This talk provides an art historian’s perspective on the documentary and artistic work done by women employed as surgical artists in plastic reconstruction wards during the Second World War. Mollie Lentaigne worked with the famed surgeon Archibald McIndoe at the Queen Victoria Hospital in East Grinstead. Her contemporary, Diana ‘Dickie’ Orpen, carried out similar work in the reconstructive ward at Hill End Hospital in St Albans. This talk will expand on what is typically considered ‘women’s work’ on the home front during the Second World War, focusing on the artistic, physical, and intellectual labour that these women had to perform in their roles. But in addition to this wider context, this lecture will explore the personal stories of these two extraordinary women, including how they became surgical illustrators, what the job was like for them, and what they did after the war.
Content warnings: images of facial and bodily injury and surgery, sexual harassment.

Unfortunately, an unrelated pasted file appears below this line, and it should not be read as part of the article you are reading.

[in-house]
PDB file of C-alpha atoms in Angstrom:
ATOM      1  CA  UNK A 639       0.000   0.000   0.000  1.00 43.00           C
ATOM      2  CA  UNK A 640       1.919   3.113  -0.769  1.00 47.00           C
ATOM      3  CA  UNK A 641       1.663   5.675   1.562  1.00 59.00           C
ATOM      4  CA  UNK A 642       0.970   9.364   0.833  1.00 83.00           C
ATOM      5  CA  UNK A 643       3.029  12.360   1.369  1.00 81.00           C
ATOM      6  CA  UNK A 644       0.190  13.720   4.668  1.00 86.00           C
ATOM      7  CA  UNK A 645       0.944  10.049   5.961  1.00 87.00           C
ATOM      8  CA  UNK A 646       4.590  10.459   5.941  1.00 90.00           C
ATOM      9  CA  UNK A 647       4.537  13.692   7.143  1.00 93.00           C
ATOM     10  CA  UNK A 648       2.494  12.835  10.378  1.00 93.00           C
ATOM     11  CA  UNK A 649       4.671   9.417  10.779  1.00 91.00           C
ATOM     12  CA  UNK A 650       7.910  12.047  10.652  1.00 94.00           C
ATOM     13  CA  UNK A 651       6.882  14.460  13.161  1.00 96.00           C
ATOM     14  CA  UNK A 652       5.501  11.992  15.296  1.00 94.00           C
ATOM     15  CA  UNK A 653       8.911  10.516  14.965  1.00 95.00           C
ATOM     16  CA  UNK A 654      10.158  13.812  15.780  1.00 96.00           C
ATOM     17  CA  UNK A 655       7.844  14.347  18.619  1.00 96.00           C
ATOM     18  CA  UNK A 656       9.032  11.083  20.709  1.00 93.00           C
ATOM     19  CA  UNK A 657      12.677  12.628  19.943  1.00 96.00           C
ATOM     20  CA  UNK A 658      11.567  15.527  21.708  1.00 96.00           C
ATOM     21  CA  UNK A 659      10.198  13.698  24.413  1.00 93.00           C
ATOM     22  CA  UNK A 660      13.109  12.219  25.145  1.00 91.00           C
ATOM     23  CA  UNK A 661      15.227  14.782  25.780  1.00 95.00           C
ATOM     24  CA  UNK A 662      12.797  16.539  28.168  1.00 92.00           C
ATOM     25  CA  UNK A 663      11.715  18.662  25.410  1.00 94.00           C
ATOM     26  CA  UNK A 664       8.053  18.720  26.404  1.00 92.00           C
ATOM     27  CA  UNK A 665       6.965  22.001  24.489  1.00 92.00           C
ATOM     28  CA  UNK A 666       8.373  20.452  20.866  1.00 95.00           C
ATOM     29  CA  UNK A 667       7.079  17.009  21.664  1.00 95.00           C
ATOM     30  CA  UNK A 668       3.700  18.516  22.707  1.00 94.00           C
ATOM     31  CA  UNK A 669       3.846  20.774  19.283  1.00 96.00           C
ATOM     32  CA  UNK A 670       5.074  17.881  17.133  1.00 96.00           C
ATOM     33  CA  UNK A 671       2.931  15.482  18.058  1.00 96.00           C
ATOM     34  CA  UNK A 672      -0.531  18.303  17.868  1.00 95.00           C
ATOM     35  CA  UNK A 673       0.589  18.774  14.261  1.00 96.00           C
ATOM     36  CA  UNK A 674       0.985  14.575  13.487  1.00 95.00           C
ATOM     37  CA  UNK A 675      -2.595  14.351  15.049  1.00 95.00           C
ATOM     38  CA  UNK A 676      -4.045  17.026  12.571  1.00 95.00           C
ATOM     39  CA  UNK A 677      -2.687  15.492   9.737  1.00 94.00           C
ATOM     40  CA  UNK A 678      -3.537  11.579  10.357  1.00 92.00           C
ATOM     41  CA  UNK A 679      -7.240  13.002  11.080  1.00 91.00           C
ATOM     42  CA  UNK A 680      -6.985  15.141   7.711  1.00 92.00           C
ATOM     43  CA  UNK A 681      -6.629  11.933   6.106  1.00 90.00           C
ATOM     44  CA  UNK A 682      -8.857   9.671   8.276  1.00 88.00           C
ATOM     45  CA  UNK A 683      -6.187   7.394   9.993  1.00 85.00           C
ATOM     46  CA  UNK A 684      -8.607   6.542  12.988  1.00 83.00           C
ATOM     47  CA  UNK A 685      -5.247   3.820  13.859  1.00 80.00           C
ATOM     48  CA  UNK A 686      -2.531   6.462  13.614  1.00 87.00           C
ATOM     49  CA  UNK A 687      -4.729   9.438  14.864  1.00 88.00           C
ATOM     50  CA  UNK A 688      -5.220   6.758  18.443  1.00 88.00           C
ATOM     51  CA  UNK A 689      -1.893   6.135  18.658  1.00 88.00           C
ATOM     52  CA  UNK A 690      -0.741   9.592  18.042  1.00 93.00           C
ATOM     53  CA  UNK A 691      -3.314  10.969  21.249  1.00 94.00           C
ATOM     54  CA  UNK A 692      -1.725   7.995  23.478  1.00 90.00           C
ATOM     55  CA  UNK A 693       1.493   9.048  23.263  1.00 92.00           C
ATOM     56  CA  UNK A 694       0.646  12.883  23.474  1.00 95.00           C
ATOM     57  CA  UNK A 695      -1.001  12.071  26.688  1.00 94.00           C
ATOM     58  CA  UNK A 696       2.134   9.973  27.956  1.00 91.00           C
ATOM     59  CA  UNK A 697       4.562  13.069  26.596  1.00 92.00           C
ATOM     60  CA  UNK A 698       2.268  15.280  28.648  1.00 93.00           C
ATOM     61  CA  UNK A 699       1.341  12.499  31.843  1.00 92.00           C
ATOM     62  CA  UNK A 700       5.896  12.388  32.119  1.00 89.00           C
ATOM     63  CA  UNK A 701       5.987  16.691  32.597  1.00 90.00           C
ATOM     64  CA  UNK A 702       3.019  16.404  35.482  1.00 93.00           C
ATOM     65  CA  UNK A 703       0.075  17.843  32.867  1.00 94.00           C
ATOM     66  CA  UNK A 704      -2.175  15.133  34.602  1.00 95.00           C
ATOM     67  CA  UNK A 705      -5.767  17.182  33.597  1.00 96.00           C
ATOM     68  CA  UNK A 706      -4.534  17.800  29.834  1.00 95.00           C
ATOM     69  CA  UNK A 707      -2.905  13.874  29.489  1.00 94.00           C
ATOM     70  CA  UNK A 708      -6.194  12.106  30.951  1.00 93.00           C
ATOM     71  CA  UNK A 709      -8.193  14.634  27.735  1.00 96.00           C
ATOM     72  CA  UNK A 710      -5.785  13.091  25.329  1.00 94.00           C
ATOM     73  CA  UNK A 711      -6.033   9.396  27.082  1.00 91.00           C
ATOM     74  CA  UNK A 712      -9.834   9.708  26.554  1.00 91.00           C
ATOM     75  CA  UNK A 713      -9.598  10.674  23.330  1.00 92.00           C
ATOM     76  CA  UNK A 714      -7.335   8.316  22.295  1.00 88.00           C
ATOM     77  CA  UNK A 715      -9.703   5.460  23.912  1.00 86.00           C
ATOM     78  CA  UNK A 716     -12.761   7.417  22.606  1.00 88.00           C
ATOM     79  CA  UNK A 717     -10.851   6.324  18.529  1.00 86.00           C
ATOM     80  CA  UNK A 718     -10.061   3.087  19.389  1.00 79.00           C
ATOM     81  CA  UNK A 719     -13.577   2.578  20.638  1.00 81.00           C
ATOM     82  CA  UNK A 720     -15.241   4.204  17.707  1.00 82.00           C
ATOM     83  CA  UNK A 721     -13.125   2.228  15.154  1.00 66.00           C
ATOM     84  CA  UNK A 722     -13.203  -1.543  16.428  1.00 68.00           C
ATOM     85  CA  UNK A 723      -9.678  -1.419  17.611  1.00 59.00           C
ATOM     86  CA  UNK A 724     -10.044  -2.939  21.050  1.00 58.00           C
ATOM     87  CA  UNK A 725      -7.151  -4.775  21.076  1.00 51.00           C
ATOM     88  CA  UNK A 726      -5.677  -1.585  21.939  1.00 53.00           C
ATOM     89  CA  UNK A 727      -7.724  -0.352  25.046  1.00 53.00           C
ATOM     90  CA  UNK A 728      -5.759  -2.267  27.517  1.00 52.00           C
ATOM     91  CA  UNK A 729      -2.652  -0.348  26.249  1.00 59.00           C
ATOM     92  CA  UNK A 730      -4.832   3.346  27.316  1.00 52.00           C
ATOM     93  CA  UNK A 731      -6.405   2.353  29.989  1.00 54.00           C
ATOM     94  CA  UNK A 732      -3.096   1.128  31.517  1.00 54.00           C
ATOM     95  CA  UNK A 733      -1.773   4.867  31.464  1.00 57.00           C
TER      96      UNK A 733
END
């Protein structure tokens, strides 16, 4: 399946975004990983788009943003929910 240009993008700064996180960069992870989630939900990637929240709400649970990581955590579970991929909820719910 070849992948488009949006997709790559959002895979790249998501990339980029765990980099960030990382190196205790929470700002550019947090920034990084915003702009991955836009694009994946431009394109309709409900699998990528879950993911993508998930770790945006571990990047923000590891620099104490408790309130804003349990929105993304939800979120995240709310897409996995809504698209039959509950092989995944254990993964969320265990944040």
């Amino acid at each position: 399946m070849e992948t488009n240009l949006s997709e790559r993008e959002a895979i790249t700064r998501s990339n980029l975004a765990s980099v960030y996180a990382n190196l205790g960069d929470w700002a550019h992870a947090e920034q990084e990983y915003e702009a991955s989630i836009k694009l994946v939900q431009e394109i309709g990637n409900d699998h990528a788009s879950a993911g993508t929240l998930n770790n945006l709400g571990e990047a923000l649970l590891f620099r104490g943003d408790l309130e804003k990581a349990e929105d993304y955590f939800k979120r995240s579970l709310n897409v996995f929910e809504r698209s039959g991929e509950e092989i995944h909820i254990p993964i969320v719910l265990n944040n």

Christine Slobogin has recently completed her PhD at Birkbeck, University of London. Her thesis research—which lies at the disciplinary intersection of art history and the medical humanities—focuses on Dickie Orpen’s Second World War surgical drawings. She is now a Wellcome Trust ISSF Researcher at Birkbeck, developing research on Second World War plastic surgery photography and British nationalism of the 1940s. Her broader research interests include feminist art history, trauma studies, archive theory, the history of emotions, and histories of humour. She is also the Newsletter Editor for the society Historians of British Art, and author of the blog Morbid Art History.
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